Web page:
Review: Groan-worthy 'Antebellum' uses slavery for shock factor

Janelle Monae stars in film with dual narrative that crashes and burns

Adam Graham
Detroit News Film Critic

In "Antebellum," Janelle Monae stars as Eden, a slave on a Southern plantation who is subjected to horrifying abuse at the hands of her tormentors.

She also stars as Veronica Henley, a successful author and speaker with an idyllic home life, a lovely daughter and a raucous pack of gal pals.  

Janelle Monae in "Antebellum."

How these two realities connect is both the purpose and the undoing of this half-baked psychological thriller, which would have made a good episode of "Black Mirror" but doesn't sustain the weight of a full-length feature. 

That's because writing-directing team Gerard Bush and Christopher Renz hang their film on a Big Twist worthy of Shyamalan, but land closer to "The Village" than they do "The Sixth Sense." 

The "gotcha" reveal also becomes the film's anchor and drags it down into a pool of implausibilities. It reveals the film's shallow intentions, and the way it uses slavery as a shock tactic, and its attempts to hold a mirror to today are surface level at best.  

"Antebellum" opens with an audacious tracking shot that shows Bush and Renz' skill with creating arresting visuals. A female slave is escaping on foot, and is chased down by men on horses, who lasso her neck and drag her back. It's in-your-face, unforgiving imagery and gives "Antebellum" an immediate punch. 

But the sting soon dissipates as there's little behind it in terms of character or narrative depth. We see Monae's Eden deal with the ills of slavery, and Jack Huston (giving off creepy Jack White vibes) and Eric Lange both dig in as the noxious, seething plantation heads.

Jena Malone plays Elizabeth, a woman who takes particular pleasure in showering disdain on Eden and the other women workers. But these are strictly cutout characters, so the situations don't carry the same impact as the striking, sickening depictions of slavery in, say, "12 Years a Slave," where viewers were more invested because of the film's human element.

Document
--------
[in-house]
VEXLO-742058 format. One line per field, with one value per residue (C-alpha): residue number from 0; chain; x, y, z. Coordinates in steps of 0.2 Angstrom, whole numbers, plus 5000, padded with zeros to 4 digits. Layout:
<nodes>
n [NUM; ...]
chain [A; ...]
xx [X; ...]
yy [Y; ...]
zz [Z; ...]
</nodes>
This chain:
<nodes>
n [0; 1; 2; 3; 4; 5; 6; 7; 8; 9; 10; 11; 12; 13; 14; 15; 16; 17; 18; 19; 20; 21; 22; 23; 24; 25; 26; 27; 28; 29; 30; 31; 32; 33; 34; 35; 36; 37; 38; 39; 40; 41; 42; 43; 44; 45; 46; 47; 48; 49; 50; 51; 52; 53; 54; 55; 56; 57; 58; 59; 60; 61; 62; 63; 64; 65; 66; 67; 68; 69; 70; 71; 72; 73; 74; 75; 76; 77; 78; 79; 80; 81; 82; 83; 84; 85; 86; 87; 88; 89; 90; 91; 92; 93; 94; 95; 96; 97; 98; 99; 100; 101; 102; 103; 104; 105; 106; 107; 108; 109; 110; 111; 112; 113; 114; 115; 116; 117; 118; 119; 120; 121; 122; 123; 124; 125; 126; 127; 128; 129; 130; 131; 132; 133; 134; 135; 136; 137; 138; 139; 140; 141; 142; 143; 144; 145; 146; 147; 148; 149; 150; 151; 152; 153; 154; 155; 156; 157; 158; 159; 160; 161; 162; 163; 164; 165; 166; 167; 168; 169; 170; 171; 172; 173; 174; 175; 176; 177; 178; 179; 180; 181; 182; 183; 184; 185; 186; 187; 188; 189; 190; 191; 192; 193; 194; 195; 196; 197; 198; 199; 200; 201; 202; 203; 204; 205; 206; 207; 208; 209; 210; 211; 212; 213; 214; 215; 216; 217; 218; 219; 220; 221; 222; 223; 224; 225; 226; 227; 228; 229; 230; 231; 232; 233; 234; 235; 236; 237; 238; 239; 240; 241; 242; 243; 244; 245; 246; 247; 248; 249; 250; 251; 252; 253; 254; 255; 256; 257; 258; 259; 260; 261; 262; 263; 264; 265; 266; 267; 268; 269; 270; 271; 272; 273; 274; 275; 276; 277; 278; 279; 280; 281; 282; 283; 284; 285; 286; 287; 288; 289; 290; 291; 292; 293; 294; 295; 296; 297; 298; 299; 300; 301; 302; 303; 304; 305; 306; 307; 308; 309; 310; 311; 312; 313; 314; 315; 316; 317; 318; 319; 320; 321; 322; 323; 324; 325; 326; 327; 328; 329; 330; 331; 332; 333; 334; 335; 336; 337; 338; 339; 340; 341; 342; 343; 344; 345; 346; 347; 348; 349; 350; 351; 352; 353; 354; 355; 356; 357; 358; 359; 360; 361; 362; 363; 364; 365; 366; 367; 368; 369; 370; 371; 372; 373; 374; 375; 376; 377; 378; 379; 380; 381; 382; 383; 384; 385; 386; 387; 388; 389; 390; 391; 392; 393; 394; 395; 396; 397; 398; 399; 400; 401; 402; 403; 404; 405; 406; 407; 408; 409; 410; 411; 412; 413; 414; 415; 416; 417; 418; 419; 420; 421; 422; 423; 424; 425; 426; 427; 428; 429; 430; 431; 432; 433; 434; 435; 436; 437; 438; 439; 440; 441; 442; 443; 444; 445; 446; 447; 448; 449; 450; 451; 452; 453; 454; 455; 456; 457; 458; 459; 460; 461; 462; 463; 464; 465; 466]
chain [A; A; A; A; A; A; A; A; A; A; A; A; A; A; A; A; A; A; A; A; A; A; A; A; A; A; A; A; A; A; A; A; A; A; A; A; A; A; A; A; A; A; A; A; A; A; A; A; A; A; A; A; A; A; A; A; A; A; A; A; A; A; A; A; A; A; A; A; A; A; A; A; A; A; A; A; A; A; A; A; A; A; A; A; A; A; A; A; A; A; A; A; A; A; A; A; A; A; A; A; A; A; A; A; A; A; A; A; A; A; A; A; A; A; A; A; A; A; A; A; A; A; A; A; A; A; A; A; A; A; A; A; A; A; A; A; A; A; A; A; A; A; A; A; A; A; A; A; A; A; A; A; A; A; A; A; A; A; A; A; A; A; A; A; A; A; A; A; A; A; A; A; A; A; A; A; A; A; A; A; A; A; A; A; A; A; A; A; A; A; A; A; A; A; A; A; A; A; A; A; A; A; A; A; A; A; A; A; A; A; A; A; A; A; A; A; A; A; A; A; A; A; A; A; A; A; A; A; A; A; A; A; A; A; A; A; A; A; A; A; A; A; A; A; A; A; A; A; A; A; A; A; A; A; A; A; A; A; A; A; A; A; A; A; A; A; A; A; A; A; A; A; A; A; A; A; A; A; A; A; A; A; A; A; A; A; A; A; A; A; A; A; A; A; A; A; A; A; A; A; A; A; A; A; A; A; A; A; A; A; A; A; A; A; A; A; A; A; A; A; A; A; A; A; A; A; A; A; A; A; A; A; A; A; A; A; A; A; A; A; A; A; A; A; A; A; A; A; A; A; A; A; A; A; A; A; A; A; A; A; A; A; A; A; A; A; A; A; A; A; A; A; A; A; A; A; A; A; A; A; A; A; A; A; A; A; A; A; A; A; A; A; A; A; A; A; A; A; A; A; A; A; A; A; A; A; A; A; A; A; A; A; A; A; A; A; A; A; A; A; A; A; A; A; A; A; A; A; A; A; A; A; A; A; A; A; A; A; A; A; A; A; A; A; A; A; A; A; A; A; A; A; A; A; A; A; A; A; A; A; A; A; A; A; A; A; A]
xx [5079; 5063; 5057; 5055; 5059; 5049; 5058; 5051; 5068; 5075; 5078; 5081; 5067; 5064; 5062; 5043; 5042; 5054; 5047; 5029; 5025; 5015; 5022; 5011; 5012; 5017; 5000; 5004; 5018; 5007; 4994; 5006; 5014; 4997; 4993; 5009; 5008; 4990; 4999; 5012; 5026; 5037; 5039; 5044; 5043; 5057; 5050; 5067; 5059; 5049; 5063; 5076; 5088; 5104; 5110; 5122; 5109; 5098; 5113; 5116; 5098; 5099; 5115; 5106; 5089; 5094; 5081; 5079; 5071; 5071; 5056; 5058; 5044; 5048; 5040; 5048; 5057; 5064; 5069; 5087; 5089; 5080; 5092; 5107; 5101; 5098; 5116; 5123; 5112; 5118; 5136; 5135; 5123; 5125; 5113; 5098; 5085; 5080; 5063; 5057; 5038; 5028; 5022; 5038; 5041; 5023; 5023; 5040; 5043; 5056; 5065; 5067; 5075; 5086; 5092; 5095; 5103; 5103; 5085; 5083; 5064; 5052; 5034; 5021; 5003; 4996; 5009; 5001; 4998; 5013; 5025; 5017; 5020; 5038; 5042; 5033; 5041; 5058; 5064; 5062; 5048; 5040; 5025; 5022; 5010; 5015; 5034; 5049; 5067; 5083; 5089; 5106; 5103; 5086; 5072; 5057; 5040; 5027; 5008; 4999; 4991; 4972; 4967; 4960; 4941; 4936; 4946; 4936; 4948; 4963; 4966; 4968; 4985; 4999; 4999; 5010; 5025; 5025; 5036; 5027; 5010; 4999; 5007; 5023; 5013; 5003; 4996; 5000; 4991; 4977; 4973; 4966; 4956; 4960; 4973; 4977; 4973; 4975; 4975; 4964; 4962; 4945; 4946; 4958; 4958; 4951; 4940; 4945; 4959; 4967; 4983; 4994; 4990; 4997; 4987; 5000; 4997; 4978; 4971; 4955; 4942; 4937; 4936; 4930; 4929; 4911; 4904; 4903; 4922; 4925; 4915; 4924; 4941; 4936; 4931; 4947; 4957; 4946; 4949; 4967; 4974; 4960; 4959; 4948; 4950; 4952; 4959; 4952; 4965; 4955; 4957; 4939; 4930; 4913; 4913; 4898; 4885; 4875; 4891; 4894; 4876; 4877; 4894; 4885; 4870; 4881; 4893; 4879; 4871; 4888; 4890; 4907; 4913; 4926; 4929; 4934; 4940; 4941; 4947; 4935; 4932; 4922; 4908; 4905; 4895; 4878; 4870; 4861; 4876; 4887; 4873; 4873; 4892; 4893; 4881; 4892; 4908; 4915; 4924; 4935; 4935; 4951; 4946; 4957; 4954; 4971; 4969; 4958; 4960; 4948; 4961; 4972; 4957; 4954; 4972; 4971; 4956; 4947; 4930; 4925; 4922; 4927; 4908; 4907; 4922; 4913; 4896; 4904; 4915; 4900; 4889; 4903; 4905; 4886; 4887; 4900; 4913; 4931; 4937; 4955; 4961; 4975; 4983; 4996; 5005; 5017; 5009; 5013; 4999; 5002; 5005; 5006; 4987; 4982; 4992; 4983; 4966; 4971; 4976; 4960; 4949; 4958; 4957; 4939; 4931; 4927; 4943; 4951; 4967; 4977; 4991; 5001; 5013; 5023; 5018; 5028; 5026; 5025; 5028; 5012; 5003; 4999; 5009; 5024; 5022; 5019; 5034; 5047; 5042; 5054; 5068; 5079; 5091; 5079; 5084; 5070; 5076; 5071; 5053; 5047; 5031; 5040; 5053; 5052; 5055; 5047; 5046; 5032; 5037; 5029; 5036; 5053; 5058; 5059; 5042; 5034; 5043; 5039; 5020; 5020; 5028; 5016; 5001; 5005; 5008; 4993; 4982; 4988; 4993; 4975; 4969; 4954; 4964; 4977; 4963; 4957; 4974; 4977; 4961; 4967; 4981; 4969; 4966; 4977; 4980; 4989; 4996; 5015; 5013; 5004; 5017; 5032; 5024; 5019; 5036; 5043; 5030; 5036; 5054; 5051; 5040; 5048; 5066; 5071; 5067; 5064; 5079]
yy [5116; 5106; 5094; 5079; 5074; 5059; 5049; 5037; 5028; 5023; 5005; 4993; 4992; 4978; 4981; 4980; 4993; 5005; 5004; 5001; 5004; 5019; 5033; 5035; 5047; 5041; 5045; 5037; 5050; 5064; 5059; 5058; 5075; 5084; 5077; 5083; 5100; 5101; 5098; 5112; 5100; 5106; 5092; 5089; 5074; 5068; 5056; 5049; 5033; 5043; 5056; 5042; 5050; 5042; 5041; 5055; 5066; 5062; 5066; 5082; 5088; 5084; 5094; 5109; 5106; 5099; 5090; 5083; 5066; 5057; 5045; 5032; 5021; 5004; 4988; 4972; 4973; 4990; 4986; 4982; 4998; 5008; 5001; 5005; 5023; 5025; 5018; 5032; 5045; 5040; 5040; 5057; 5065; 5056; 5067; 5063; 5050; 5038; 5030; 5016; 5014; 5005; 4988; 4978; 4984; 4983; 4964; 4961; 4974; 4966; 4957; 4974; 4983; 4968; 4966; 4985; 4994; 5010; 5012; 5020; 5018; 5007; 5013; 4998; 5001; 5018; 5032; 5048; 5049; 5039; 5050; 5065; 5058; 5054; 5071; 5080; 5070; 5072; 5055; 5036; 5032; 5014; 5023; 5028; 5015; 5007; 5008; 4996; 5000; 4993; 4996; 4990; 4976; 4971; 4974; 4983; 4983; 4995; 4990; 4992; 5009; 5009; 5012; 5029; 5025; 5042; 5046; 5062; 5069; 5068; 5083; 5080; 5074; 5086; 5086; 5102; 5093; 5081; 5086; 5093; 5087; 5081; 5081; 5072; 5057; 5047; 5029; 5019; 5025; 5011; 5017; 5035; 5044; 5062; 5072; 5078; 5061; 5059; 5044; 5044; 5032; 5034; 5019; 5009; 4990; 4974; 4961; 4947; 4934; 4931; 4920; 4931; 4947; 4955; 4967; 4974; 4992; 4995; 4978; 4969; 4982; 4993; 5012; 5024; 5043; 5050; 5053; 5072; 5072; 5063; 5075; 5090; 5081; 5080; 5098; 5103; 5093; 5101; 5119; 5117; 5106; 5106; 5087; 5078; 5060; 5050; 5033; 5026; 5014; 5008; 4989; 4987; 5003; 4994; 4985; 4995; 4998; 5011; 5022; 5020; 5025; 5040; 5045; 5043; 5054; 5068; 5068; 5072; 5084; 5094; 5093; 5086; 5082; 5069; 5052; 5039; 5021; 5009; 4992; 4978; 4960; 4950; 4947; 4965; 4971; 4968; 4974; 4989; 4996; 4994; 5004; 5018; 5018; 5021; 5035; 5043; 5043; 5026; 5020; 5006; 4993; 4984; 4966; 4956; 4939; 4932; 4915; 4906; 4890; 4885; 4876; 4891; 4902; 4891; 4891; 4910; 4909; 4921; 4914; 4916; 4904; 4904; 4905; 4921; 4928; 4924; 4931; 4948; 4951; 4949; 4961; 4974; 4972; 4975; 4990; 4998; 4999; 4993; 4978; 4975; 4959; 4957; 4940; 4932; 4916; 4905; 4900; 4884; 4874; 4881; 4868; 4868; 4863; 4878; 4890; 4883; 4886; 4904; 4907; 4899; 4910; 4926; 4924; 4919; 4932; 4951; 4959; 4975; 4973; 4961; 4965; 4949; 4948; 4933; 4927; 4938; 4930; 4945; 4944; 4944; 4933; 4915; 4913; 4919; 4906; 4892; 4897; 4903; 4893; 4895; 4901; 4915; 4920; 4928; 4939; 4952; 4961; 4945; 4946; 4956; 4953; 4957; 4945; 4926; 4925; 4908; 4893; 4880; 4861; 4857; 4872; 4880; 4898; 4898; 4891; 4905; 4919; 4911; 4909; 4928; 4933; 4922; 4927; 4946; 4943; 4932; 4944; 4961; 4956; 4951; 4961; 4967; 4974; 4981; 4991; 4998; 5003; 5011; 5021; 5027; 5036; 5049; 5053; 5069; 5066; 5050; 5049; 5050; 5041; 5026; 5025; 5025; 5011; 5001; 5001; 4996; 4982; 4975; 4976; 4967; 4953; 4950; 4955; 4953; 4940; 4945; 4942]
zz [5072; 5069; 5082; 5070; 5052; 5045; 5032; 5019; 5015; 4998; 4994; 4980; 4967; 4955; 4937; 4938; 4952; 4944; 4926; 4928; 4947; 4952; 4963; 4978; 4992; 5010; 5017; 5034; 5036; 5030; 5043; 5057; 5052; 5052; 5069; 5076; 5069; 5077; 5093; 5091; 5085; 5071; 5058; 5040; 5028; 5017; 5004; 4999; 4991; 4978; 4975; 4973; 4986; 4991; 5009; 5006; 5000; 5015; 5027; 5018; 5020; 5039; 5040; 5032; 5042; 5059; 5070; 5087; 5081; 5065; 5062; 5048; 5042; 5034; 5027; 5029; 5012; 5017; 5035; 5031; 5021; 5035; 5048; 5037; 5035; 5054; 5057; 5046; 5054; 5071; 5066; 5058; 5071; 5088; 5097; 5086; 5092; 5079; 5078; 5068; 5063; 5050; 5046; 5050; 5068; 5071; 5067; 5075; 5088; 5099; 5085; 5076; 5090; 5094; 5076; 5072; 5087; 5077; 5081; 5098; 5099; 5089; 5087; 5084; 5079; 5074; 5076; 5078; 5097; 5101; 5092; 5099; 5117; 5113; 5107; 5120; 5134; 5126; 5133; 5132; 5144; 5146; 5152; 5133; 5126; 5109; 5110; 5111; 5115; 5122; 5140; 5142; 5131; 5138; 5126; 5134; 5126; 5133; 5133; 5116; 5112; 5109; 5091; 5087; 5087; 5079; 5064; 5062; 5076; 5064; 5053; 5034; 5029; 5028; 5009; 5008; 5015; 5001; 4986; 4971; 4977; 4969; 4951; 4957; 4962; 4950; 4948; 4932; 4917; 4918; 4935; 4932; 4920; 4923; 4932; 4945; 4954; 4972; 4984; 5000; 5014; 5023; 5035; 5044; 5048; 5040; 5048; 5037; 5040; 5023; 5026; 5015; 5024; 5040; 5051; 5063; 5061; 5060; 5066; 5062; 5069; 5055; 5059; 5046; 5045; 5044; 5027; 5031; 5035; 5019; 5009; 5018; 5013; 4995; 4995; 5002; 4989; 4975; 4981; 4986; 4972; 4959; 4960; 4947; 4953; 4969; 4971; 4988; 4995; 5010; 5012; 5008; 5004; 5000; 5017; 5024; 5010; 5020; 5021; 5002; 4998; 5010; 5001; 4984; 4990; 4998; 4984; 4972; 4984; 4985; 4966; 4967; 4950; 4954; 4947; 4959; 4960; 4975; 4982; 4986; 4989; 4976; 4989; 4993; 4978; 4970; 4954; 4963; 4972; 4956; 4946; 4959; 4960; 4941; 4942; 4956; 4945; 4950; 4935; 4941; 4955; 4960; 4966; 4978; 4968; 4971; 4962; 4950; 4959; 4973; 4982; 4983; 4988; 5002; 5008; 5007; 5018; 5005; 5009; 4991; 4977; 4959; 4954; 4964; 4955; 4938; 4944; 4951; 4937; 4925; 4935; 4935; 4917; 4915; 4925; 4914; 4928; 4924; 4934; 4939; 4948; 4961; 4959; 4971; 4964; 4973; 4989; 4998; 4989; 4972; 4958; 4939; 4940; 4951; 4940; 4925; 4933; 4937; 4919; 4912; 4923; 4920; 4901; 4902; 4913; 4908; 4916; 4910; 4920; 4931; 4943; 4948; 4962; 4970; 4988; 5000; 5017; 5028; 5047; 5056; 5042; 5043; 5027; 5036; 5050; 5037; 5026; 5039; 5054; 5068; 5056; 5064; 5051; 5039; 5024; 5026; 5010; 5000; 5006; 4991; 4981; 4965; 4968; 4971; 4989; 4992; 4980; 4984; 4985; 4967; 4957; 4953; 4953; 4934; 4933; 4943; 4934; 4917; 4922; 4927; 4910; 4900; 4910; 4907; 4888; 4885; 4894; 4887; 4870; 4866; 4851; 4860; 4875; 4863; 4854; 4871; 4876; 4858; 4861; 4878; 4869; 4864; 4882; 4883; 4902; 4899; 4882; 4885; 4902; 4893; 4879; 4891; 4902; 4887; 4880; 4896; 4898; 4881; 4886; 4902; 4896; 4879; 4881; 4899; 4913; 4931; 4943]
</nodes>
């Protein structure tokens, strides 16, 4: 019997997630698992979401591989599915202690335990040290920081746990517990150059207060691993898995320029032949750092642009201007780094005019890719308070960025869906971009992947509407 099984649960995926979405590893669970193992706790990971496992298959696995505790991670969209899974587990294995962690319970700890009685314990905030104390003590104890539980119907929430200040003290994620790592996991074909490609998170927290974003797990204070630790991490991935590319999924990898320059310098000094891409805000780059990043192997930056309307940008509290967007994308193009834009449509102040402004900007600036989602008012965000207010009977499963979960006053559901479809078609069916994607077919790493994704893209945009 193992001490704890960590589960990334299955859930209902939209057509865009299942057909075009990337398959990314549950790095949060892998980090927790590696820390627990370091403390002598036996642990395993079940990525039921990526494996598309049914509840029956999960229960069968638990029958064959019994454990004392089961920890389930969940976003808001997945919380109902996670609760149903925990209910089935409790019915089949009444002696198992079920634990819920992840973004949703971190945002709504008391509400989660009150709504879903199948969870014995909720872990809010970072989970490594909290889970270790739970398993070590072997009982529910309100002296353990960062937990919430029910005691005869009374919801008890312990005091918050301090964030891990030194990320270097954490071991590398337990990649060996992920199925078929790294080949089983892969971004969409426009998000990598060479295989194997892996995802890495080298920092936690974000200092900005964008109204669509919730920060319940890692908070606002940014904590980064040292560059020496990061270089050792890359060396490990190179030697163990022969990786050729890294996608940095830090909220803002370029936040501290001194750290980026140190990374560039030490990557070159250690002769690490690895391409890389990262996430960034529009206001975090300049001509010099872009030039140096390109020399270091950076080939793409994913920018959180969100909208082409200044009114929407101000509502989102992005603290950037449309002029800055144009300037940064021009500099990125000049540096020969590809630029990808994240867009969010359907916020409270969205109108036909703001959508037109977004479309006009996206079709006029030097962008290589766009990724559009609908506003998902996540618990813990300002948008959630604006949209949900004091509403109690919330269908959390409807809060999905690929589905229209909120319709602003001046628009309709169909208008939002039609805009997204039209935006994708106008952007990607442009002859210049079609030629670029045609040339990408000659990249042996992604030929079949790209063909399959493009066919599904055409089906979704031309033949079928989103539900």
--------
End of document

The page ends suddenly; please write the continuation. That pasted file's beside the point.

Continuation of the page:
Smash cut to the present and Monae is Veronica, a successful talking head on cable news who gives speeches to adoring audiences about the ills of "the patriarchy" (her talk doesn't get much more involved than that) and has a great home, a loving husband (Marque Richardson) and a sweet little girl. 

Gabourey Sidibe is beamed in from another movie in a different genre made in an alternate universe as Veronica's sassy friend Dawn, who takes great pleasure in dressing down a suitor at a swanky restaurant before handing him a card with her phone number on it. When she disappears into the night, blasting Lizzo in the backseat of an Uber, you sort of wish the camera would follow her character on her journey rather than returning to Monae's.

When, where and how Monae's character's two worlds intersect is the film's raison d'être, and without giving too much away, the groaning will be loud and sustained. Moreover, the reveal makes "Antebellum" a one trick pony whose one trick isn't all that great.

The film's final images raise more questions than answers, and what could have been a powerful and timely look at race, history and the still-lingering atrocities of the past instead becomes a shoulder shrug. "The past is never dead. It's not even past," reads an opening quote from Faulkner. But it's all too easy to get past "Antebellum."




Rated R: for disturbing violent content, language, and sexual references

Running time: 105 minutes